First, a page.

- Last Active
One of my favorite resources for games is "Best-Ever Games for Youth Ministry" by Les Christie.1
Doing a book study with my Core Team has been one of the best experiences I've had in ministry. We reflect on a different spiritual author every semester and spend part of our Core Team meeting in prayer before the blessed sacrament followed by reflection on what we've read and how the Lord is working through the particular text. At the end of our time of prayer and reflection we talk about what our resolution is going to be for the coming weeks and we spend some time praying for one another.
Books that have been especially useful for this type of study are "The Soul of the Apostolate" by Jean-Baptiste Chautard, The Imitation of Christ by Thomas a' Kempis, "Come Be My Light: The Private Writings of the Saint of Calcutta" by Mother Teresa and Brian Kolodiejchuk, "Story of a Soul: The Autobiography of St. Therese of Lisieux" by St. Therese of Lisieux, "The Way, The Furrow, and The Forge" by St. Jose Maria Escriva, etc.1
I encourage teens to bring their phones. We incorporate them in a variety of different ways whether it's having them text, snap, and insta before a big event inviting their friends. Or sending out messages to the kids in their small groups who didn't make it to a particular night. We also invite the kids to share their favorite moments on social media.1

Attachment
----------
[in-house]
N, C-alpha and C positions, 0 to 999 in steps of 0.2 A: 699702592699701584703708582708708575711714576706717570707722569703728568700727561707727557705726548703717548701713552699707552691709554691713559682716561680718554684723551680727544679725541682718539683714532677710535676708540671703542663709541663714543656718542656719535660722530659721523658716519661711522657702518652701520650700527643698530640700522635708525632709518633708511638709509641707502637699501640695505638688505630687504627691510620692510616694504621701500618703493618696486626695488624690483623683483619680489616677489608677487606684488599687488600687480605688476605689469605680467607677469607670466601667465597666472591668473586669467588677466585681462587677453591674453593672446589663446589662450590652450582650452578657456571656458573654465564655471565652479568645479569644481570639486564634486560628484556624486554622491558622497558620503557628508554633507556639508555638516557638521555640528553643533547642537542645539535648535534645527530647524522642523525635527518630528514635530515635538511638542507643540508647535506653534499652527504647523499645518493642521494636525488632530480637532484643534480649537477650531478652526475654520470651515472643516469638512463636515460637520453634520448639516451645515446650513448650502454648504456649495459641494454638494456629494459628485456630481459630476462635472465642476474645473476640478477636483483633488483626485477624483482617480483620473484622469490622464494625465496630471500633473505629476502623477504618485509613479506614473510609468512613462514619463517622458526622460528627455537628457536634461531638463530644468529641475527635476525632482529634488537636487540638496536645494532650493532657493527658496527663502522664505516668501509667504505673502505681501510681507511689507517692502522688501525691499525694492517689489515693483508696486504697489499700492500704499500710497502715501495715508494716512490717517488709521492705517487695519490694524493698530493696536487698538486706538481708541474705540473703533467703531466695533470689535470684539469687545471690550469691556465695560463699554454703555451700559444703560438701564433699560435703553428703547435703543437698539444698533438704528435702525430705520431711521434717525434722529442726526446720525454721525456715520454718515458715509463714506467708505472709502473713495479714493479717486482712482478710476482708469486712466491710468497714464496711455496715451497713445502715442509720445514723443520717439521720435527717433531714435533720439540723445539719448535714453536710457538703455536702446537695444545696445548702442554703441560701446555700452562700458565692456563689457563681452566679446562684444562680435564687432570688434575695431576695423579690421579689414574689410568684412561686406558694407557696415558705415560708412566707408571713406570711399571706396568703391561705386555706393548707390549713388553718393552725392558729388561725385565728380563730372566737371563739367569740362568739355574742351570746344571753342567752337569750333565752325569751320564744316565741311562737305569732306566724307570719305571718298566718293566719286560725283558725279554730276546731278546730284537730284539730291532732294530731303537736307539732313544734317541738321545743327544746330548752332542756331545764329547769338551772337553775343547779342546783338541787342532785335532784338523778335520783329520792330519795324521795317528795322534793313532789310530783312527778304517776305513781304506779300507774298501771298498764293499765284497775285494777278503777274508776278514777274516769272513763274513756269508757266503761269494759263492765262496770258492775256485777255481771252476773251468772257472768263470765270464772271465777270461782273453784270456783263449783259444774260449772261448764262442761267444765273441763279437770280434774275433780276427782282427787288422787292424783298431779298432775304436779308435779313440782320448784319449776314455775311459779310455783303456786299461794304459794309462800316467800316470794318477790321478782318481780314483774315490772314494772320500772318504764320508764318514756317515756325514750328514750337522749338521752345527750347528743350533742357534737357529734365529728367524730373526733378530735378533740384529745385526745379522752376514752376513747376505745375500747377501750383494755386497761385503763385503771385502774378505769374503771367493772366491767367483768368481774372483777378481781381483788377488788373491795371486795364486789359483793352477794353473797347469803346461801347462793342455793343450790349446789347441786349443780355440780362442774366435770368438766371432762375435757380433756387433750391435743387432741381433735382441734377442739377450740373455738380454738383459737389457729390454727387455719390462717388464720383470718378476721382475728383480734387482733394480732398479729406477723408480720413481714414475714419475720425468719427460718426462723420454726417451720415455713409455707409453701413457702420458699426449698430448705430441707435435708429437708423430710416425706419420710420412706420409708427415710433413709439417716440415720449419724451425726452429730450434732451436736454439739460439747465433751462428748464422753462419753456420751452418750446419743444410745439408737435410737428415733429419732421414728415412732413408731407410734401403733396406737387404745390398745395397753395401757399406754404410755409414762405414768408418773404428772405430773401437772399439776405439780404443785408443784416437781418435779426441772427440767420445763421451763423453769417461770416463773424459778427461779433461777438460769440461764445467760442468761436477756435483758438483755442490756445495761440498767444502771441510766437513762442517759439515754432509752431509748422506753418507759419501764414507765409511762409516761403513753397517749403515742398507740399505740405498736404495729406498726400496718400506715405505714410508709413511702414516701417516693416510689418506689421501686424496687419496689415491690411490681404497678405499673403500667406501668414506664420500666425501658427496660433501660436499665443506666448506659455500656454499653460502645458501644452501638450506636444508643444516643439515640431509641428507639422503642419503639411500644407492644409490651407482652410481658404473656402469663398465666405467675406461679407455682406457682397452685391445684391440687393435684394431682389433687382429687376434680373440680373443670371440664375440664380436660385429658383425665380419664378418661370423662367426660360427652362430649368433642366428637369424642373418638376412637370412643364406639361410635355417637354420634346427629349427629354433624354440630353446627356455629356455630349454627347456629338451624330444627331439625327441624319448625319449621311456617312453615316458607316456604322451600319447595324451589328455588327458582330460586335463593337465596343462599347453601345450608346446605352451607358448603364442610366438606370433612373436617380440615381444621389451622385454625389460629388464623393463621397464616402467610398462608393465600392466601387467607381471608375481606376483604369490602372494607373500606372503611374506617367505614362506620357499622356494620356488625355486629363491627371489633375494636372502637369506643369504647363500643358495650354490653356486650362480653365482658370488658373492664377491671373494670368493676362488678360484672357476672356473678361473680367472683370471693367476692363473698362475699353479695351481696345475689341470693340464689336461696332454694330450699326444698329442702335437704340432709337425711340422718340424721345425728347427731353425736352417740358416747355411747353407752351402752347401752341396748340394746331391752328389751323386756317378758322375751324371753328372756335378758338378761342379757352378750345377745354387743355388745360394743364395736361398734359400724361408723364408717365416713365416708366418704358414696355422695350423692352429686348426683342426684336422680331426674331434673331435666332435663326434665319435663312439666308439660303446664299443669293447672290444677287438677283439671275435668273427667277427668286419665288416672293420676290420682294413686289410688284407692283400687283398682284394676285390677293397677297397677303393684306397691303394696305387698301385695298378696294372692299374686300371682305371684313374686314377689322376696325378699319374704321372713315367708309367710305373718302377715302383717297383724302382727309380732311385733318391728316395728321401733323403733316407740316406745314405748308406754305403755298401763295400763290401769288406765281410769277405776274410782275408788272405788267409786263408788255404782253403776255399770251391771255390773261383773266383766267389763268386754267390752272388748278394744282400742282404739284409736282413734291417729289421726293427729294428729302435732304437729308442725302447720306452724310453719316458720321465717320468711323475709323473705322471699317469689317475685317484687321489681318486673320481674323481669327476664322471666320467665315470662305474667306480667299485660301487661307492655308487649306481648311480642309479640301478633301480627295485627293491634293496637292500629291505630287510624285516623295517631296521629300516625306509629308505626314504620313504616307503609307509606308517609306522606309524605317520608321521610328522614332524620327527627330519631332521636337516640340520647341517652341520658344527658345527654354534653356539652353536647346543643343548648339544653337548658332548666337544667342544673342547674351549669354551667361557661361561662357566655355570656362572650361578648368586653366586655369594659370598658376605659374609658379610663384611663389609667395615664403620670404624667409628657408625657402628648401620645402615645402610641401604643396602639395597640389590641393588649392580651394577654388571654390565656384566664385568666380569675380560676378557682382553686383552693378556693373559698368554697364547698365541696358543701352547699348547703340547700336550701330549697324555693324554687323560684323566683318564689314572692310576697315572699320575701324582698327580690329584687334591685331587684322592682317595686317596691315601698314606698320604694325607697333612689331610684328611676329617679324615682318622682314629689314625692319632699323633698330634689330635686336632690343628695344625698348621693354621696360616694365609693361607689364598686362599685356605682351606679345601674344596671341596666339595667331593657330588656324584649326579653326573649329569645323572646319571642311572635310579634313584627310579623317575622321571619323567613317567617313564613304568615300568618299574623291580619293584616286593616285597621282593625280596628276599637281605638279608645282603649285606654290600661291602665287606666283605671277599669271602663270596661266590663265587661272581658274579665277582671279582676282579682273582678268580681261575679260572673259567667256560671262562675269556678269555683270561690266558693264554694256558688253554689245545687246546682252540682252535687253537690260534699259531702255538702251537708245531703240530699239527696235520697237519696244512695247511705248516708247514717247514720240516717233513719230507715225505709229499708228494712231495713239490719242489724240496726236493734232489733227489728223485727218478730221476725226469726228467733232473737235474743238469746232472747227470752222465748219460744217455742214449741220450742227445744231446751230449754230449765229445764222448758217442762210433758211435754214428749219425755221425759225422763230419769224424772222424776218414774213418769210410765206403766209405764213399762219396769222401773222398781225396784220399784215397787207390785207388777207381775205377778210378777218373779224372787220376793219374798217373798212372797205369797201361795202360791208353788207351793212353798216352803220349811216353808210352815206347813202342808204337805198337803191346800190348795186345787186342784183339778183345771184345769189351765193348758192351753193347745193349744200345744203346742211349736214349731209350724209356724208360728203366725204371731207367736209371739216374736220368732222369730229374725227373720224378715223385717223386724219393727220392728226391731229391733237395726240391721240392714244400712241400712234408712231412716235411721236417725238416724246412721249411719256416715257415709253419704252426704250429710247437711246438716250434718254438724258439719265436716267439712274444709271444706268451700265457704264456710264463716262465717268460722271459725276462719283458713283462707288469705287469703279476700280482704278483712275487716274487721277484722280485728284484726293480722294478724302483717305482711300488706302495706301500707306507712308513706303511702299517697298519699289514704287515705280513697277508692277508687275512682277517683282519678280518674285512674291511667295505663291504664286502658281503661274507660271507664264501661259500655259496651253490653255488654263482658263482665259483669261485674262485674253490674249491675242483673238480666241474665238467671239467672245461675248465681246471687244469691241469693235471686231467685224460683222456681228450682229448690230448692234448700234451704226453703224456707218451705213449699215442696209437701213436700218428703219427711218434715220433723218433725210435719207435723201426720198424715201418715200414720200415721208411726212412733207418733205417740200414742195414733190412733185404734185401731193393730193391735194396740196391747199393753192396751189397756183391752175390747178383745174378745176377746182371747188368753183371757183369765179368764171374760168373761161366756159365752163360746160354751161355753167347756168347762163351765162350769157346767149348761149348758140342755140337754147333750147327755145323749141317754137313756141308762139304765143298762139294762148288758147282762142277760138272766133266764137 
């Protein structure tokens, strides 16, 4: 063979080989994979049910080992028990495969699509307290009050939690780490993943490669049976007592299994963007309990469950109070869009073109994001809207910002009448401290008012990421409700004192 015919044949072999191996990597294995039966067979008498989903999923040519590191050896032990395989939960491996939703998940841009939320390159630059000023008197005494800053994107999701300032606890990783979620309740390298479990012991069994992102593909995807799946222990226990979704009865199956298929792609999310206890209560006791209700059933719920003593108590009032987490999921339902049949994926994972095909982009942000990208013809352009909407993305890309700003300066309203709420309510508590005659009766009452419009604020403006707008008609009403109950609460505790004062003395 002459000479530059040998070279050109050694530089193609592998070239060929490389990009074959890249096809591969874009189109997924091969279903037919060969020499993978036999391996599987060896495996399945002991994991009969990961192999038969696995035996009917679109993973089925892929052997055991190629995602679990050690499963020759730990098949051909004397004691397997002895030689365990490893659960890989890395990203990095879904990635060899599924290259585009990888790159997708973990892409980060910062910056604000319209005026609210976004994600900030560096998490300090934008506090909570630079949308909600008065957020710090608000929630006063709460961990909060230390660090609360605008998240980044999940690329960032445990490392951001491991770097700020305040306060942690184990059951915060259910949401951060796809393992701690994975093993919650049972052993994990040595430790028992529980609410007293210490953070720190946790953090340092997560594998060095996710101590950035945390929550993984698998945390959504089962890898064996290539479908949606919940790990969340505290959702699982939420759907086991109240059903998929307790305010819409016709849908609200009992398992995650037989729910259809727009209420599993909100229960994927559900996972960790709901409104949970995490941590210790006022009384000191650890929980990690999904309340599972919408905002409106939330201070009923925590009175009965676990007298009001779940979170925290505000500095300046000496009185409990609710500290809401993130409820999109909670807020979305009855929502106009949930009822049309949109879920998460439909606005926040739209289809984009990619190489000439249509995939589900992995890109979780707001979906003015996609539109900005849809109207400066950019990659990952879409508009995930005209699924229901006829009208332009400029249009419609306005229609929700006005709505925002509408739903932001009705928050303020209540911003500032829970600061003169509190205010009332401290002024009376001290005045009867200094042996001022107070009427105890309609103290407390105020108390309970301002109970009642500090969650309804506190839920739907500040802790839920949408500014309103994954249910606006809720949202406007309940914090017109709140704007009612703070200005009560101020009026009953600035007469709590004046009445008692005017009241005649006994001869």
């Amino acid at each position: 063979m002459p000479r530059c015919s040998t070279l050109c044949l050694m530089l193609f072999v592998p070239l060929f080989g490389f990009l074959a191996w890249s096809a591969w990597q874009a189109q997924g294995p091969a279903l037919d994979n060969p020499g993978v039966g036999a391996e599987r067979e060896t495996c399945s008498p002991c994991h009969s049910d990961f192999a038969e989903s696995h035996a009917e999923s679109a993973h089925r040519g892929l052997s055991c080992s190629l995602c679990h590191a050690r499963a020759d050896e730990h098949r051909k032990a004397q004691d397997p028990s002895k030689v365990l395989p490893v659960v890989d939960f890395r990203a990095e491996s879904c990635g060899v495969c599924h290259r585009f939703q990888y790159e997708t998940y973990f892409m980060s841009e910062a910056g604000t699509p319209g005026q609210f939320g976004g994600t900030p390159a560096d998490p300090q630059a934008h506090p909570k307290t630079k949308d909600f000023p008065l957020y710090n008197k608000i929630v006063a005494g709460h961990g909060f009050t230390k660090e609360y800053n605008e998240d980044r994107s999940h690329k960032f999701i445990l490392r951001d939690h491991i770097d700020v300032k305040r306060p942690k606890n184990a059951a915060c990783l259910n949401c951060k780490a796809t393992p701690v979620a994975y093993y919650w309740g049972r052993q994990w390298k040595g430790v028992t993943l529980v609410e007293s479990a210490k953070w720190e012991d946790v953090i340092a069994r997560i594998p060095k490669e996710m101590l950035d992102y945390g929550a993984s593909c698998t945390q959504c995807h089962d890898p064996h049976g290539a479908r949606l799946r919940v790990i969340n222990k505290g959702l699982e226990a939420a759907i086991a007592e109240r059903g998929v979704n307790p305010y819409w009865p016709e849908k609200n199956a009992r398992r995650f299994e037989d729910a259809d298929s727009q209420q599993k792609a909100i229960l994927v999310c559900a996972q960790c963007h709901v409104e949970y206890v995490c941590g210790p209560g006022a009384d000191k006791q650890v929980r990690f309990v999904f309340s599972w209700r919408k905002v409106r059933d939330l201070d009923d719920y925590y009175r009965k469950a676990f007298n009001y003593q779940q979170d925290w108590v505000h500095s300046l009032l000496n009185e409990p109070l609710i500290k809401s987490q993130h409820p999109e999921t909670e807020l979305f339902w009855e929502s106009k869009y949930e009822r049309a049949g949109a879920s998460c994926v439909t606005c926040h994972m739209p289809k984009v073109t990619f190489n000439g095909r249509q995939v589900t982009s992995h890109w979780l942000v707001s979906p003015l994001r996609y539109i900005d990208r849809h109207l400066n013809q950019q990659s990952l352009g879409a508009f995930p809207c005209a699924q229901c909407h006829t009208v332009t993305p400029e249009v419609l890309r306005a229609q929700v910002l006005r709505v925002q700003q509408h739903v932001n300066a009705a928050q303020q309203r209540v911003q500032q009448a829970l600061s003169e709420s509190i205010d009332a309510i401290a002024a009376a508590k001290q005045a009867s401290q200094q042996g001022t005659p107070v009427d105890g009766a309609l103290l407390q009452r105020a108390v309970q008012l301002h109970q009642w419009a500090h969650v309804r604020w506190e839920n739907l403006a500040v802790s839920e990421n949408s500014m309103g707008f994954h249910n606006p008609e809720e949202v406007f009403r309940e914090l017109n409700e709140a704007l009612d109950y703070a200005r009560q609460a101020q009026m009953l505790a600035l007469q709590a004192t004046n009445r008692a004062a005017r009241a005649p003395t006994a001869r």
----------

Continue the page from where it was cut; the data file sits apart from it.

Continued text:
If I had 10 minutes a day to spend with high school youth, instead of using a devotional book... I'd teach them a different type of prayer and practice it with them for a month at a time. I might start with something simple like The Examen by Saint Ignatius and then go into Lectio Divine, Ignatian Meditation, etc. But, thats just me! I think that its important to teach our kids different schools of prayer so as to help them find what works for them during this season of their life. I also might suggest having the kids keep some type prayer journal that they can reflect back on throughout the school year.1
I'm all about the notion that as youth ministers we're called, not simply to offer events at our parish that impact youth, but to meet young people "literally" where they are at. One of the ways that I try to do this regularly is by scheduling time for sporting events, plays, musicals, concerts, etc that the youth at my parish are involved in. Also, I take the time to visit various schools throughout the year (including our parish school) for lunch with the teens. Outside of that I try and schedule a time once a week to meet at a coffee shop with a group of our teens to hang out in an informal setting. By taking the time out of my week to implement these small practices, I've seen the depth and breadth of the relationships that I've built with these young people change in a way that I didn't know was possible.2